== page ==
He notes this particular segment is unique because of the range of tires needed, from a recreational vehicle-type tire up to all-steel commercial tires designed to be retreaded multiple times. “There’s an extremely broad range of tires for this group of vehicles that dealers need to make sure they inventory, or at least have quick access to. They can’t tell people that it will be two or three days before they can get a tire in.”

Another thing to keep in mind with these types of tires is the unusual sizes available and why certain vehicles require them.

For example, most 19.5-inch sizes are a little bit wider and lower to the ground than other tires, Kramer says. “These vehicles’ ergonomics are such that drivers are in and out of them on a regular basis, and they don’t want to be lifting things to higher platforms. They’re looking for tires that will carry the load but are ergonomically friendly to the user and for others that come into contact with the vehicle. Also, because of the vehicle height, you want the center of gravity closer to the ground.”

Sample Offerings

Kramer says Goodyear’s most popular tire for the class 3 segment is the ArmorMax 900 series, launched last December to meet the regulations established by the TREAD Act.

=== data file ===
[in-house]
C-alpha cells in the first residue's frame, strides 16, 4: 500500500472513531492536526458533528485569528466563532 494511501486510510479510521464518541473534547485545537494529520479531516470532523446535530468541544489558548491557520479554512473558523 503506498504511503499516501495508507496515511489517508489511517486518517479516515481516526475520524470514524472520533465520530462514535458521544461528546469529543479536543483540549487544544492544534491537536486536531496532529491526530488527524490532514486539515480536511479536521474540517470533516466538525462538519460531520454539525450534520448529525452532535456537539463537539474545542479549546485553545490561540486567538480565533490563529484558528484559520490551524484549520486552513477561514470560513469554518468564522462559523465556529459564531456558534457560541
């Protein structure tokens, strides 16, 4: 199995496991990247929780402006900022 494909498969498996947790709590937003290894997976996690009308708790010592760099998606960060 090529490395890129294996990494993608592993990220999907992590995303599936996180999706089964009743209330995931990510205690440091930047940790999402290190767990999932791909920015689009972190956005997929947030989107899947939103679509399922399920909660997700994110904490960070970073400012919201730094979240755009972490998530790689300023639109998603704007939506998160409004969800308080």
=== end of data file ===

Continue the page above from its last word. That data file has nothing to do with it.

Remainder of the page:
The four new load-range E tire models include Unisteel G949 RSA and G947 RSS all-position tires and Unisteel G933 RSD and G971 drive tires for class 3 vehicles. Constructed with steel-reinforced sidewalls and steel belts for durability and retreadability, the tires also provide long mileage to help drive down overall lifecycle costs and deliver value to fleets, according to Goodyear.

Beyond the ArmorMax, popular offerings include the G149 RSA and G622 RSD for class 4 and 5 trucks, Kramer says.

BFNAT’s Duravis line, introduced in 2007, includes the Duravis R250, a popular choice among class 3-5 vehicle owners, McDonald says. “This is a premium tire that’s going to deliver a lot of service for the customer.”

Designed with all-steel casings for long mileage, durablility and retreadability, the R250 is available in five sizes.

Some non-steel tire choices BFNAT offers this segment include the R500 and M773, also in the Duravis line, or the R273.

These tires offer the same high quality as the all-steel options but are not designed to be retreaded multiple times, McDonald says.